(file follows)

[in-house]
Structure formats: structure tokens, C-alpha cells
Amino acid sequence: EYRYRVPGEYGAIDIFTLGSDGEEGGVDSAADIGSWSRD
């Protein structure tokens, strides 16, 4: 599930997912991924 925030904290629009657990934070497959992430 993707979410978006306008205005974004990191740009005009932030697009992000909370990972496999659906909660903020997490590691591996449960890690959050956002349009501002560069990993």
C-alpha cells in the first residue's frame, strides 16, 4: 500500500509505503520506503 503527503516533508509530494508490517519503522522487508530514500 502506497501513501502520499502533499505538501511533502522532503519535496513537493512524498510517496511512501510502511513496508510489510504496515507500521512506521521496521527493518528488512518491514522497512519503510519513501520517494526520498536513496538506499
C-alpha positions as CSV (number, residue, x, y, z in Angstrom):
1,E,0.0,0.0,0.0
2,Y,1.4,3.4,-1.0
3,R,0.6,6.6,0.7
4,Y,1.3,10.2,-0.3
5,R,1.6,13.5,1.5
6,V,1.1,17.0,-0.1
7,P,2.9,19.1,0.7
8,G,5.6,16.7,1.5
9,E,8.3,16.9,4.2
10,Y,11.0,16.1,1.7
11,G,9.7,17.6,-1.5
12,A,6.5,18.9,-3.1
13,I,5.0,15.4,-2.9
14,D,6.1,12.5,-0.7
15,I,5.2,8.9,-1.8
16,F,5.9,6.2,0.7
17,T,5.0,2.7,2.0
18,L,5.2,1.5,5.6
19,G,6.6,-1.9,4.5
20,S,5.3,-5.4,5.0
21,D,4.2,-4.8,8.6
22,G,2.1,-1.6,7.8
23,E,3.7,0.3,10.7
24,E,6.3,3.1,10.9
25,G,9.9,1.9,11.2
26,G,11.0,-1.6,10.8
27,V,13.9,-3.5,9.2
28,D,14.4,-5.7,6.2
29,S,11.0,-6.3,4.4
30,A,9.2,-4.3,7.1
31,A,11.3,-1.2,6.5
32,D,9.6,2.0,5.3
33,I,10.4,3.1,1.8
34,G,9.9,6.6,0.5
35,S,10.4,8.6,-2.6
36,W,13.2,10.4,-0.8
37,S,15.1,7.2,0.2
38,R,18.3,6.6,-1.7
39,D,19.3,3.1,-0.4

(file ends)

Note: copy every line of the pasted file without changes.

[in-house]
Structure formats: structure tokens, C-alpha cells
Amino acid sequence: EYRYRVPGEYGAIDIFTLGSDGEEGGVDSAADIGSWSRD
């Protein structure tokens, strides 16, 4: 599930997912991924 925030904290629009657990934070497959992430 993707979410978006306008205005974004990191740009005009932030697009992000909370990972496999659906909660903020997490590691591996449960890690959050956002349009501002560069990993």
C-alpha cells in the first residue's frame, strides 16, 4: 500500500509505503520506503 503527503516533508509530494508490517519503522522487508530514500 502506497501513501502520499502533499505538501511533502522532503519535496513537493512524498510517496511512501510502511513496508510489510504496515507500521512506521521496521527493518528488512518491514522497512519503510519513501520517494526520498536513496538506499
C-alpha positions as CSV (number, residue, x, y, z in Angstrom):
1,E,0.0,0.0,0.0
2,Y,1.4,3.4,-1.0
3,R,0.6,6.6,0.7
4,Y,1.3,10.2,-0.3
5,R,1.6,13.5,1.5
6,V,1.1,17.0,-0.1
7,P,2.9,19.1,0.7
8,G,5.6,16.7,1.5
9,E,8.3,16.9,4.2
10,Y,11.0,16.1,1.7
11,G,9.7,17.6,-1.5
12,A,6.5,18.9,-3.1
13,I,5.0,15.4,-2.9
14,D,6.1,12.5,-0.7
15,I,5.2,8.9,-1.8
16,F,5.9,6.2,0.7
17,T,5.0,2.7,2.0
18,L,5.2,1.5,5.6
19,G,6.6,-1.9,4.5
20,S,5.3,-5.4,5.0
21,D,4.2,-4.8,8.6
22,G,2.1,-1.6,7.8
23,E,3.7,0.3,10.7
24,E,6.3,3.1,10.9
25,G,9.9,1.9,11.2
26,G,11.0,-1.6,10.8
27,V,13.9,-3.5,9.2
28,D,14.4,-5.7,6.2
29,S,11.0,-6.3,4.4
30,A,9.2,-4.3,7.1
31,A,11.3,-1.2,6.5
32,D,9.6,2.0,5.3
33,I,10.4,3.1,1.8
34,G,9.9,6.6,0.5
35,S,10.4,8.6,-2.6
36,W,13.2,10.4,-0.8
37,S,15.1,7.2,0.2
38,R,18.3,6.6,-1.7
39,D,19.3,3.1,-0.4